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  • Stocks pulled off a gain Tuesday after a see-saw session in which techs and industrials gained, while energy and bank stocks were weak. Rob Morgan, chief investment strategist at Fulcrum Securities, and Alec Young, equity strategist at Standard & Poor’s, shared their market strategies.

  • Stocks pulled off a gain Tuesday after a see-saw session as techs and industrials gained, while energy and bank stocks were weak.

  • Stocks teetered in a narrow range on Tuesday. Analysts expect markets to be volatile the next two days as investors usually take part in window dressing — trades intended to boost returns on reports sent to shareholders — at the end of a quarter. Art Cashin, director of floor operations at UBS Financial Services shared his market insights.

  • Nintendo DSi XL

    Nintendo has made a habi of tweaking its Nintendo DS handheld gaming system and re-releasing it. The upgrades typically goose consumer demand, and there was no reason to think the just-launched Nintendo DSi XL would be any different.

  • US Stocks rose for the third consecutive week, with the Dow halting its eight-session winning streak on Friday.

  • The American markets are reacting to the country’s problems the same way they did health care. Cramer explains why that is wrong.

  • Google shut its mainland Chinese-language portal on Monday and began rerouting searches to a Hong Kong site, over two months after it said it would not accept the self-censorship demanded by China's government. Mark Mahaney, Internet research director at Citigroup Investment Research, shared his insights on the search engine giant.

  • Austin, Texas

    Americans are spending less. Well, some Americans. Which city do you think has the most per capita spending on expenses? Newport Beach? Palm Beach? Greenwich?

  • Only a few hours left to game Round 2 of our Fast Money Madness Tournament. Voting ends at 10am Wednesday.

  • The first round of Fast Money Madness has ended and the results may surprise you. Find out who’s got game in this year’s competition!

  • Google China

    One of the most fascinating business and investing stories we’ve all been following is whether Google would follow through on its threat to shut down some or all of its operations in China.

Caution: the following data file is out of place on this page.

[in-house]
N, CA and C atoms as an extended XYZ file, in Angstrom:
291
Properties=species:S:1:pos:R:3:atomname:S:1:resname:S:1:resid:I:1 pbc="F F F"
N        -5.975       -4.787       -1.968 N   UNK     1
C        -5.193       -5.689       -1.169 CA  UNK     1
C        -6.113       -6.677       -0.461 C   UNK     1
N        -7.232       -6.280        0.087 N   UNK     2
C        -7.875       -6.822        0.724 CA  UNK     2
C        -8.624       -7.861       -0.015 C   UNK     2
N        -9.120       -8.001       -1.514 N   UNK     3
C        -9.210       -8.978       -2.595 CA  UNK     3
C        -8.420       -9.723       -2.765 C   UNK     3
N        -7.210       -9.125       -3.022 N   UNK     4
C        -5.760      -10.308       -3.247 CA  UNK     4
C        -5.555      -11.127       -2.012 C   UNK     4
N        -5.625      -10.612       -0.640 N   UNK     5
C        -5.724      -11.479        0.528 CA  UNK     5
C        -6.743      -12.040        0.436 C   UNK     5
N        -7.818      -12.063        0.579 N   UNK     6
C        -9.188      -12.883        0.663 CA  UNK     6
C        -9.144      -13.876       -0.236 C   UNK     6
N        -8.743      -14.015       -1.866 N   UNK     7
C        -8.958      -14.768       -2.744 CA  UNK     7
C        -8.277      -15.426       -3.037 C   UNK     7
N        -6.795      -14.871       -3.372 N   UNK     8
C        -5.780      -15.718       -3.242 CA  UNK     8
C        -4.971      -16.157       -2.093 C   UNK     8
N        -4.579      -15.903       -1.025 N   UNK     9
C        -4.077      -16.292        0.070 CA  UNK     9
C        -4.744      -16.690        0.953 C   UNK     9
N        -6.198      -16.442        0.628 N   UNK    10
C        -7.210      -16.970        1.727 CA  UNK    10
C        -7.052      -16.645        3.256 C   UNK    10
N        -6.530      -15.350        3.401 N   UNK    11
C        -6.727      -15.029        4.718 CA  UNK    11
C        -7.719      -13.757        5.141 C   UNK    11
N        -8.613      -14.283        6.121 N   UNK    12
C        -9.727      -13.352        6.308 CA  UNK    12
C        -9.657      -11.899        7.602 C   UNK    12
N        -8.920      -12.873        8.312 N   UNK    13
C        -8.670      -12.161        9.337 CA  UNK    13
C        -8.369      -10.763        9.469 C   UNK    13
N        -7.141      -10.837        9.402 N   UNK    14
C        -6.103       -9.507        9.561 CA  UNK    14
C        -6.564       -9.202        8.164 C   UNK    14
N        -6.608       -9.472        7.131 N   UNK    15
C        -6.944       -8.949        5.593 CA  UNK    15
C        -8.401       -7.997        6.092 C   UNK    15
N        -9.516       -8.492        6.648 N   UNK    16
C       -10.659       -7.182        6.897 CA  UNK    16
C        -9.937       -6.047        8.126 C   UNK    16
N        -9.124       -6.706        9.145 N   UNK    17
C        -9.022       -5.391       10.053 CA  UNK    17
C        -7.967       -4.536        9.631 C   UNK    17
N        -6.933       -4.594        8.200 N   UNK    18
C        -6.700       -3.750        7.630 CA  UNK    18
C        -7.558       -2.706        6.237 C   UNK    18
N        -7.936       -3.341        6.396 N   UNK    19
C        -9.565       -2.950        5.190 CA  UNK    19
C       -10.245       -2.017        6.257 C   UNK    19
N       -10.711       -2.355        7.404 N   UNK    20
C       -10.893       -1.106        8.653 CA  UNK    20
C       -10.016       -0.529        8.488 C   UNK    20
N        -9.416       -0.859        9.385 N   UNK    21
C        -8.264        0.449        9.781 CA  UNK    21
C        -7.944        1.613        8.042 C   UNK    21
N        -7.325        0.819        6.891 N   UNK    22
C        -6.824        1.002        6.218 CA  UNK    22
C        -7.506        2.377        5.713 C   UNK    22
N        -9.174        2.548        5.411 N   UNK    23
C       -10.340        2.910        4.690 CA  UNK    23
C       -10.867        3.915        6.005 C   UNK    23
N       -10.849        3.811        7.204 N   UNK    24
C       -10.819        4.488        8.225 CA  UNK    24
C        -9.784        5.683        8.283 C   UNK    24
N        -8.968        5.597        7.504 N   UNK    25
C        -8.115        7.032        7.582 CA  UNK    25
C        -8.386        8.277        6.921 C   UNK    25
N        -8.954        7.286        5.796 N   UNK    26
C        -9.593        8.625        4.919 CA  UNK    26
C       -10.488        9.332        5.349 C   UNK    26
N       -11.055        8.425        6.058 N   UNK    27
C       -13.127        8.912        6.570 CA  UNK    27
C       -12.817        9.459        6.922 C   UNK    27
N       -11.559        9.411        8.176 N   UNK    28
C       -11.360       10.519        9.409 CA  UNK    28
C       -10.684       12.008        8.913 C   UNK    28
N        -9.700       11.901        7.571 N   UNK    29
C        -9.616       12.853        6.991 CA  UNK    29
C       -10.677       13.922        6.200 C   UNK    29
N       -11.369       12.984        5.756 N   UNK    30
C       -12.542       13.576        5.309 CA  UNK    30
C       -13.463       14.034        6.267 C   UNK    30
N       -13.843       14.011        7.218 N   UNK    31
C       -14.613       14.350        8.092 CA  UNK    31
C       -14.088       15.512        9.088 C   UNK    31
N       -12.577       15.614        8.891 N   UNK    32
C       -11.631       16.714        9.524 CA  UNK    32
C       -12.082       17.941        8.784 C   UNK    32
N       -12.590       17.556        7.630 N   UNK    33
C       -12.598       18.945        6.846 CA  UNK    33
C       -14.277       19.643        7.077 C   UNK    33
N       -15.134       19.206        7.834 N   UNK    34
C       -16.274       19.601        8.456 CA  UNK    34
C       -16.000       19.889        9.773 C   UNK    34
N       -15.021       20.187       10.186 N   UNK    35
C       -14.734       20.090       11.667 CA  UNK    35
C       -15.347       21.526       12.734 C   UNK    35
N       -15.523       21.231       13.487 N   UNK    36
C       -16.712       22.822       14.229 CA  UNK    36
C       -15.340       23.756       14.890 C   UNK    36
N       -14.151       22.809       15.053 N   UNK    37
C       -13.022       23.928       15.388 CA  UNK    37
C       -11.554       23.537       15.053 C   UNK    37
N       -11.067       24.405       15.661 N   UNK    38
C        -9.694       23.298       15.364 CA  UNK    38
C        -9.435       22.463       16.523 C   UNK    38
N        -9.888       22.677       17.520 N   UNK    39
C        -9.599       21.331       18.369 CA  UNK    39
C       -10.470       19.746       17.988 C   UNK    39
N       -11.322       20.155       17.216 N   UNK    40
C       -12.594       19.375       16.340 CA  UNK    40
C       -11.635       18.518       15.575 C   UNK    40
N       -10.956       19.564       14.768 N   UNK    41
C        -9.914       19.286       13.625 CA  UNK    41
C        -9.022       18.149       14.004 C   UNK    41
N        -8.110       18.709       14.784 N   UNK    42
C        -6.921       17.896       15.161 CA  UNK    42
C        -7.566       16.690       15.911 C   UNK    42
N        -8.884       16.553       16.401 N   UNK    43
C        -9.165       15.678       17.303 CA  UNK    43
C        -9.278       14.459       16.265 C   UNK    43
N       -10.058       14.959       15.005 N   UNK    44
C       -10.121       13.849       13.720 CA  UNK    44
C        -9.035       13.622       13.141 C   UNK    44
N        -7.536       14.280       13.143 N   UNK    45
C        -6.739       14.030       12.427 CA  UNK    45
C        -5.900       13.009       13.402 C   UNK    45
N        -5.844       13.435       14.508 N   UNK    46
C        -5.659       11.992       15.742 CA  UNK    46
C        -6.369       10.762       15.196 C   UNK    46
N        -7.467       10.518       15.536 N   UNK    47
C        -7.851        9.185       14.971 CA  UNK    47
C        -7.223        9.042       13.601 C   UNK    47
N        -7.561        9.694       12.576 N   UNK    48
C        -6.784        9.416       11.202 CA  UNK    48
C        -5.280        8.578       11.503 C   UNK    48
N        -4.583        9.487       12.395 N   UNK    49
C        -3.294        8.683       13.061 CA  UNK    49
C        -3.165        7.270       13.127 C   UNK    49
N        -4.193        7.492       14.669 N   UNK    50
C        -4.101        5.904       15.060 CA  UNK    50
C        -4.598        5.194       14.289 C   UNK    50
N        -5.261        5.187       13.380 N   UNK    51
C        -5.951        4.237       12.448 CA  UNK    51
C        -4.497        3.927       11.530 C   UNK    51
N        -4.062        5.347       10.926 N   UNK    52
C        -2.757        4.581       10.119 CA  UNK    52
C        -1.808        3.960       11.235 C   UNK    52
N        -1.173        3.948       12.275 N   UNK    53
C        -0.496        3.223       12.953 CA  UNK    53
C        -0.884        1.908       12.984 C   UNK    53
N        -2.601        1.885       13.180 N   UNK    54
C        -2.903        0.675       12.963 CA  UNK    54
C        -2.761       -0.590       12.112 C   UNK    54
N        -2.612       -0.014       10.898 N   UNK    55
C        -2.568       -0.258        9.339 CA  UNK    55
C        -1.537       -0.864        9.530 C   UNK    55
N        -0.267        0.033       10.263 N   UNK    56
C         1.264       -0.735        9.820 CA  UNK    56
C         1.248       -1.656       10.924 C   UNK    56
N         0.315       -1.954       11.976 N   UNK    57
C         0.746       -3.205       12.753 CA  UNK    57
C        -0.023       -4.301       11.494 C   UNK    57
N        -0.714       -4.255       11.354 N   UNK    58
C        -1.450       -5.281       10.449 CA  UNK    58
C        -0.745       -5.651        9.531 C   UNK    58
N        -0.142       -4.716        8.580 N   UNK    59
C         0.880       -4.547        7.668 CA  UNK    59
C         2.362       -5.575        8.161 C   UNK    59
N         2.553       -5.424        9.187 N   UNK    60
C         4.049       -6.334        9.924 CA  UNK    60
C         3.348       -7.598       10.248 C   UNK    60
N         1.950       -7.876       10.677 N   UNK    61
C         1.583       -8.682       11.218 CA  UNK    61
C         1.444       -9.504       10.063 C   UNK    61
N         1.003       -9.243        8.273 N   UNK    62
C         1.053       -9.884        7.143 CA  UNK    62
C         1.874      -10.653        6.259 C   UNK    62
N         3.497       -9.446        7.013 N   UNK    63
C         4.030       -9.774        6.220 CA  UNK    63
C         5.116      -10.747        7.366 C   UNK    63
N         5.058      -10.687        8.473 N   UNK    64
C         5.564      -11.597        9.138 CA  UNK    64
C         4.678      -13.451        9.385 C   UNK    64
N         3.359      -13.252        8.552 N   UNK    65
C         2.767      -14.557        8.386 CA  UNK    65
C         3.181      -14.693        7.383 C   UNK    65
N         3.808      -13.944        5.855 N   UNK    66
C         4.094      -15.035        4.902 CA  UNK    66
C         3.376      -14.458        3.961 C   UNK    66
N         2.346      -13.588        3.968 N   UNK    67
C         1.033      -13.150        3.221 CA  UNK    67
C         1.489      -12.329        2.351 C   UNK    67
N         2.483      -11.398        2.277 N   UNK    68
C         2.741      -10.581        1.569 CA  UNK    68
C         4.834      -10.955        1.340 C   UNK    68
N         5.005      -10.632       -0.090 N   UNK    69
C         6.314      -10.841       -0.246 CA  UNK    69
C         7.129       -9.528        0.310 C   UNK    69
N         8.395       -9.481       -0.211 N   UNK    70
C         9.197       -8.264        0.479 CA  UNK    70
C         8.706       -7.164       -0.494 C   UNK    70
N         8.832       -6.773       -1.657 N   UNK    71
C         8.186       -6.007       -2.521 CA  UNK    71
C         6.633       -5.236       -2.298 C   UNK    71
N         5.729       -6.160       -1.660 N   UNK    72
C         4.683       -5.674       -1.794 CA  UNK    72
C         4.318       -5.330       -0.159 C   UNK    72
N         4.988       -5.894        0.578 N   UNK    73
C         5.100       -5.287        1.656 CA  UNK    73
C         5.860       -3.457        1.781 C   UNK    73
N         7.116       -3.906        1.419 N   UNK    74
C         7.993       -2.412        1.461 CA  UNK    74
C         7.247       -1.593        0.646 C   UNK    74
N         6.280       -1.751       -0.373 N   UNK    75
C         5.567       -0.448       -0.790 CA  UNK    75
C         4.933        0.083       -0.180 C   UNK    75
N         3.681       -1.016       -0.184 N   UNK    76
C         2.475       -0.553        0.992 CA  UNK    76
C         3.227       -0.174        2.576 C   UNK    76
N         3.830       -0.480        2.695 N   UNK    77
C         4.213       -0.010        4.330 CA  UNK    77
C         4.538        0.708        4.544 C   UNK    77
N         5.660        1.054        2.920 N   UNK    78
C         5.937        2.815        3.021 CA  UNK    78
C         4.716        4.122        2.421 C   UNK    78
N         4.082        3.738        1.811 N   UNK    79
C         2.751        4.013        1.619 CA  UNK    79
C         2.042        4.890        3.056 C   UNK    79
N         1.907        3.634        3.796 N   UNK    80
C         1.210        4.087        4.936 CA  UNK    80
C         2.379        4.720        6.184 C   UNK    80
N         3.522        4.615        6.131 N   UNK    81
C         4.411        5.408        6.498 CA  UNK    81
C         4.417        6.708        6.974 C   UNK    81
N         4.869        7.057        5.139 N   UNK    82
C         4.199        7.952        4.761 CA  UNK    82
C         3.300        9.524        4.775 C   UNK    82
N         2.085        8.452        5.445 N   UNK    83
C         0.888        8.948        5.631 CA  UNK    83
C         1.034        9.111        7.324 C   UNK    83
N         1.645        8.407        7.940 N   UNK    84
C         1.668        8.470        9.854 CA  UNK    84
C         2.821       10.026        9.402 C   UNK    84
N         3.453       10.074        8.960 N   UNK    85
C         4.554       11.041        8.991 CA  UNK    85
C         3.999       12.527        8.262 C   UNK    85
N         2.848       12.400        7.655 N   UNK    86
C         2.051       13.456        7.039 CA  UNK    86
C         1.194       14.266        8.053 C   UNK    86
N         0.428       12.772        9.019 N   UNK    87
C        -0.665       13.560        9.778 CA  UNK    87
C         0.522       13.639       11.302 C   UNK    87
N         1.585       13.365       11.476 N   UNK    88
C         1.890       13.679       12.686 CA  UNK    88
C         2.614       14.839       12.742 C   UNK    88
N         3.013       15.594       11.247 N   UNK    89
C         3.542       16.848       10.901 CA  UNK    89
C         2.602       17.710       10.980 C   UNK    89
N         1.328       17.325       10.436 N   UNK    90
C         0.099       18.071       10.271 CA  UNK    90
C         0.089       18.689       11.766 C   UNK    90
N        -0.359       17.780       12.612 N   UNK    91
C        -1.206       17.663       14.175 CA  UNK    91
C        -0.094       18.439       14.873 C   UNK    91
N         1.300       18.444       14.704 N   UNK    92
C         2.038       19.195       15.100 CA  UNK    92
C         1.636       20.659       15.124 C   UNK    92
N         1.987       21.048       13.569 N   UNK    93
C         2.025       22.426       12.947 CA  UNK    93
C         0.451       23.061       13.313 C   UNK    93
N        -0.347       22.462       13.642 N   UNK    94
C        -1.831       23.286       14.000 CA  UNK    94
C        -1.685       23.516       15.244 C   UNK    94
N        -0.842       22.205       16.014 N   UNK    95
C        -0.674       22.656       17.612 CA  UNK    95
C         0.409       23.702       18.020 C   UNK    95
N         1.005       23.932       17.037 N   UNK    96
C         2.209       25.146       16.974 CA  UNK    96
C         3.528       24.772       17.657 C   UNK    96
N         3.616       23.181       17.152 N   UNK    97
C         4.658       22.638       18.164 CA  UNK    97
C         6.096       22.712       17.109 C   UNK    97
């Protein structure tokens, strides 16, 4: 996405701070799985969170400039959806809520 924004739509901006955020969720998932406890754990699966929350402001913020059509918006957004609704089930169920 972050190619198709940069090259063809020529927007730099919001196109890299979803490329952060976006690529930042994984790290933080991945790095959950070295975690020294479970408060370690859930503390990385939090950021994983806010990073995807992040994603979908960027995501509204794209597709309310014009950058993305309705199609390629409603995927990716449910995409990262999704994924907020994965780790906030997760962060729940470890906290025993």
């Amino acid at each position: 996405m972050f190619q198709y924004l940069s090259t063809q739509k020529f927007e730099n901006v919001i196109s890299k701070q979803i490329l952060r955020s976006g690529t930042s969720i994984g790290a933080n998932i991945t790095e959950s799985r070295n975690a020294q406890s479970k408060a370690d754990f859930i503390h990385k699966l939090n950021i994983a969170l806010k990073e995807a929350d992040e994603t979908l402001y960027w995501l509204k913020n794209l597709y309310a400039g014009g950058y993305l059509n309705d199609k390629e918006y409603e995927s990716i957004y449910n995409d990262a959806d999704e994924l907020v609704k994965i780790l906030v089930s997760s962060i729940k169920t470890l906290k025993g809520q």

• Smartphones

    Companies at the CTIA Wireless 2010 show stand a far better chance of getting their news heard and their products noticed. And when it comes to real news, no other sector offers more tech headlines than wireless.

  • The House of Representatives may have passed the Senate's health care bill Sunday evening, but there have been mixed reactions among politicians and industry leaders. Both shared their interpretation of what the bill will mean for the nation's future with CNBC Monday.

  • As Google prepares to close and exit its China search engine operation, how should investors be playing the company’s stock? Clayton Moran, senior vice president and Internet analyst at The Benchmark Company, shared his insights.

  • US Stocks rose for the third consecutive week, with the Dow halting its eight-session winning streak on Friday.

  • While the stock market continues to reach new highs for the year, dividend yields for the thirty stocks that make up the Dow Jones Industrial index have remained relatively unchanged in the past seven months.

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    Creating and executing on a strategy that maximizes the chances for a successful project is hard work and takes a different approach. In our book, we look at how the Windows 7 development team came together to develop the product—aligning the strategy, goals, and execution of a very significant effort, write the authors of "One Strategy."

  • God of War III

    To ensure long-term success, a video game company has to continually introduce new intellectual properties. Creating those is expensive, though – and if they don’t click with gamers, it’s essential to have strong existing franchises to cushion the blow.

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    Google  and Intel have teamed with Sony  to develop a platform called Google TV to bring the Web into the living room through a new generation of televisions and set-top boxes.

  • You thought the Dow’s new high for the year marked a peak? Think again, Cramer says.